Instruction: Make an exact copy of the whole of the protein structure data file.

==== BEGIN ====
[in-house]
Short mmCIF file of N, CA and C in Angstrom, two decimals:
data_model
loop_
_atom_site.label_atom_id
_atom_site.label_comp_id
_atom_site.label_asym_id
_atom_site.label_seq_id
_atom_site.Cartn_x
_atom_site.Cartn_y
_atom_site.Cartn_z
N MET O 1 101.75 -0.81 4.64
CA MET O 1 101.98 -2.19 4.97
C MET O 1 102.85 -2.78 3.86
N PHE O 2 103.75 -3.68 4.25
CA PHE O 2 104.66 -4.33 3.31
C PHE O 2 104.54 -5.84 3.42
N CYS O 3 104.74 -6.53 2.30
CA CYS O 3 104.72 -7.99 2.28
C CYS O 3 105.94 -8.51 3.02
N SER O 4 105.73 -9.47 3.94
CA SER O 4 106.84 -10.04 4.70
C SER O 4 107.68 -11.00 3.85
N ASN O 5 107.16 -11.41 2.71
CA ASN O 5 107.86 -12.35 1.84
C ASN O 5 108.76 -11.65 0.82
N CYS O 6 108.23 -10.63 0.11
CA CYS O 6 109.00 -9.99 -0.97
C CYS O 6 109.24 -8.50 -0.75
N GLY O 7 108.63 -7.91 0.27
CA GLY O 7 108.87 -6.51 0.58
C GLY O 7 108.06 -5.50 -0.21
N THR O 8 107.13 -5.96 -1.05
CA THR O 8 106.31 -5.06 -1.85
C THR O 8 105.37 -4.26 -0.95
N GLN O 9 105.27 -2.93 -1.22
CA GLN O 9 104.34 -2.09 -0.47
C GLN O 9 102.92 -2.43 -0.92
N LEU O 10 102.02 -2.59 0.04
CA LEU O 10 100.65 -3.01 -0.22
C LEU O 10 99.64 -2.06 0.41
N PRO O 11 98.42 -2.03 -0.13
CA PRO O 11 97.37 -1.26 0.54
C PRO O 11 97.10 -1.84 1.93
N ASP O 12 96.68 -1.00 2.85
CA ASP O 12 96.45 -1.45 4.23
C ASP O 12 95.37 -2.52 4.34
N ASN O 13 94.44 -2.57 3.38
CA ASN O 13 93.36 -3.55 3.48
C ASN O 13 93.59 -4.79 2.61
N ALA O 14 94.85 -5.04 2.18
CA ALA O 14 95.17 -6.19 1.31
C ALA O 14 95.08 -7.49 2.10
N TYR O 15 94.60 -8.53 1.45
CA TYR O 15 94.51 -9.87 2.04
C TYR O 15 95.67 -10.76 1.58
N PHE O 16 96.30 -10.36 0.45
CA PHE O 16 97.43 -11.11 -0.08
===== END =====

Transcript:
[in-house]
Short mmCIF file of N, CA and C in Angstrom, two decimals:
data_model
loop_
_atom_site.label_atom_id
_atom_site.label_comp_id
_atom_site.label_asym_id
_atom_site.label_seq_id
_atom_site.Cartn_x
_atom_site.Cartn_y
_atom_site.Cartn_z
N MET O 1 101.75 -0.81 4.64
CA MET O 1 101.98 -2.19 4.97
C MET O 1 102.85 -2.78 3.86
N PHE O 2 103.75 -3.68 4.25
CA PHE O 2 104.66 -4.33 3.31
C PHE O 2 104.54 -5.84 3.42
N CYS O 3 104.74 -6.53 2.30
CA CYS O 3 104.72 -7.99 2.28
C CYS O 3 105.94 -8.51 3.02
N SER O 4 105.73 -9.47 3.94
CA SER O 4 106.84 -10.04 4.70
C SER O 4 107.68 -11.00 3.85
N ASN O 5 107.16 -11.41 2.71
CA ASN O 5 107.86 -12.35 1.84
C ASN O 5 108.76 -11.65 0.82
N CYS O 6 108.23 -10.63 0.11
CA CYS O 6 109.00 -9.99 -0.97
C CYS O 6 109.24 -8.50 -0.75
N GLY O 7 108.63 -7.91 0.27
CA GLY O 7 108.87 -6.51 0.58
C GLY O 7 108.06 -5.50 -0.21
N THR O 8 107.13 -5.96 -1.05
CA THR O 8 106.31 -5.06 -1.85
C THR O 8 105.37 -4.26 -0.95
N GLN O 9 105.27 -2.93 -1.22
CA GLN O 9 104.34 -2.09 -0.47
C GLN O 9 102.92 -2.43 -0.92
N LEU O 10 102.02 -2.59 0.04
CA LEU O 10 100.65 -3.01 -0.22
C LEU O 10 99.64 -2.06 0.41
N PRO O 11 98.42 -2.03 -0.13
CA PRO O 11 97.37 -1.26 0.54
C PRO O 11 97.10 -1.84 1.93
N ASP O 12 96.68 -1.00 2.85
CA ASP O 12 96.45 -1.45 4.23
C ASP O 12 95.37 -2.52 4.34
N ASN O 13 94.44 -2.57 3.38
CA ASN O 13 93.36 -3.55 3.48
C ASN O 13 93.59 -4.79 2.61
N ALA O 14 94.85 -5.04 2.18
CA ALA O 14 95.17 -6.19 1.31
C ALA O 14 95.08 -7.49 2.10
N TYR O 15 94.60 -8.53 1.45
CA TYR O 15 94.51 -9.87 2.04
C TYR O 15 95.67 -10.76 1.58
N PHE O 16 96.30 -10.36 0.45
CA PHE O 16 97.43 -11.11 -0.08